Reforms that change the face of the Iraqi economy should wait
                                                  until the Iraqi people can be consulted and a democratic
                                                  government established. Iraqis must feel they have ownership
                                                  over what is happening in their country, and this cannot happen
                                                  while fundamental policies determining their future are imposed
                                                  by foreign occupiers - occupiers that have shown little
                                                  consideration for the needs of ordinary Iraqis. The British
                                                  government, with its American partner, must stop to think
                                                  whether it is sowing the kind of resentment which is the
                                                  seedbed of future terrorism.

Stichting Visie
October 27, 2003
                 Clark Responds to Kosovo Questions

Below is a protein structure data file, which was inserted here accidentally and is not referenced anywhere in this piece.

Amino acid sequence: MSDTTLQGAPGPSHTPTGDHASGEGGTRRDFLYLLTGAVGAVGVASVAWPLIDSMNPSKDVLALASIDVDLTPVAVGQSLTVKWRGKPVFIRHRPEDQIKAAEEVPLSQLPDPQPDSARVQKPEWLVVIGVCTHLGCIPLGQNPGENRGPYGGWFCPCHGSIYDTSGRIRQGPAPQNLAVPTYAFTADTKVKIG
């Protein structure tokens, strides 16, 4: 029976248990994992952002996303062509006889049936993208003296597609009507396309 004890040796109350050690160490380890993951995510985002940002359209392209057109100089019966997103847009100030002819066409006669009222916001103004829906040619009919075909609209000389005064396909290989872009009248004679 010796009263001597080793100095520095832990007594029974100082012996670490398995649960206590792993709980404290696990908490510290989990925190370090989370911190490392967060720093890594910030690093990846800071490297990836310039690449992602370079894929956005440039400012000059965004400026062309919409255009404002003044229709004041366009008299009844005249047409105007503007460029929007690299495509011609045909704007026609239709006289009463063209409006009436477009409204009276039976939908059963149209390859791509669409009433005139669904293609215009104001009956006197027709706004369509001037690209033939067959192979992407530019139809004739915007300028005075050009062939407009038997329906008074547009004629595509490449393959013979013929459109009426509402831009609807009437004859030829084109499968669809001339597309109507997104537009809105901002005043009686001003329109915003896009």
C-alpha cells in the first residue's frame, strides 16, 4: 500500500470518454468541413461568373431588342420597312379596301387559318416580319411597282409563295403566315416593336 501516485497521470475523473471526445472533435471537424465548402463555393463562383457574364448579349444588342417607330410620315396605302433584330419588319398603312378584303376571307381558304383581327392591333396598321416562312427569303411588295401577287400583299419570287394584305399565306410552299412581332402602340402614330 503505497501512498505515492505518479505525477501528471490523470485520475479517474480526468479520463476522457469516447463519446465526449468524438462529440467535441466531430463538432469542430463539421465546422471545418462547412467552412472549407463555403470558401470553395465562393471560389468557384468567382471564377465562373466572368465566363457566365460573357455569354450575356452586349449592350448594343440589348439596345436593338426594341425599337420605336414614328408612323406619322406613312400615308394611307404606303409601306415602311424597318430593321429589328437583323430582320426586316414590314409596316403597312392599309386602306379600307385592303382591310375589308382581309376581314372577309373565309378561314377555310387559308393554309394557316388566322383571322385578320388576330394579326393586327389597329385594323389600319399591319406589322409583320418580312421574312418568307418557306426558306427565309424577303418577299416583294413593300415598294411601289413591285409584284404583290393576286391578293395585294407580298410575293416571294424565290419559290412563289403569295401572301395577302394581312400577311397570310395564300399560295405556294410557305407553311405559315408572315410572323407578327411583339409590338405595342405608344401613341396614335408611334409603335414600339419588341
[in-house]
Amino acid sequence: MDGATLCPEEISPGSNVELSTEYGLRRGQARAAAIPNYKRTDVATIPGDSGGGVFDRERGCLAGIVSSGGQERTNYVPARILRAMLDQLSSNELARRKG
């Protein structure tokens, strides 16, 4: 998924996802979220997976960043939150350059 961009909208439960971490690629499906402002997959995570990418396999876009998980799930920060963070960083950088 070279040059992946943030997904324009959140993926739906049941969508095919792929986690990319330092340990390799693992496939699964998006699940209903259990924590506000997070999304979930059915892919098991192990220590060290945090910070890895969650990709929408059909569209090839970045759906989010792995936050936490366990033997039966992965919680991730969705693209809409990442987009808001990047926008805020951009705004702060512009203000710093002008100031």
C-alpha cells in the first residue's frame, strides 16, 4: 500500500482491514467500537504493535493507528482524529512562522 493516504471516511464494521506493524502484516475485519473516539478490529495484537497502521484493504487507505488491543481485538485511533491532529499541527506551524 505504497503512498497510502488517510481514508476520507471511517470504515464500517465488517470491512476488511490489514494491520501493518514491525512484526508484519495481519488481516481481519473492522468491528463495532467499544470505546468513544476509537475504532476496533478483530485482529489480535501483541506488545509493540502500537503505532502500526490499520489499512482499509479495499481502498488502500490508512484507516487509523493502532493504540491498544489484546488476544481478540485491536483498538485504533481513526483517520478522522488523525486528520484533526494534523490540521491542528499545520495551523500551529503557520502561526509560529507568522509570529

After his speech at the press conference in Madison, Wisconsin, on October 27, Clark
                 took a few questions. I asked him a three-parter on the war in Kosovo, which he led.

                 One part dealt with the use of depleted uranium. He said there have been a lot of studies
                 on depleted uranium, and "there is no indication it causes any trouble," except perhaps if
                 you put something in your mouth that is covered with it.

                 Another part of the question dealt with a comment by British General Michael Jackson,
                 who defied Clark's order to attack Russian troops who were beating the allies to an
                 airport in Kosovo. General Jackson reportedly told Clark back then: "No, I'm not going
                 to do that. I'm not going to start World War III for you."

                 At the press conference, Clark responded, "That comment was way out line. I did what
                 any commander would do."

                 The last part of my question dealt with the speeding up of the film of the train that U.S.
                 bombers hit as it was crossing a bridge during the Kosovo war. In briefings at the time,
                 the U.S. military made it seem like the train was going faster than it was, so as to suggest
                 that the pilots could not possibly have known the train was about to cross the bridge.

                 Clark's response: "I had no indication the film was sped up," and he added that he
                 supported what the pilots did.

                 -- Matthew Rothschild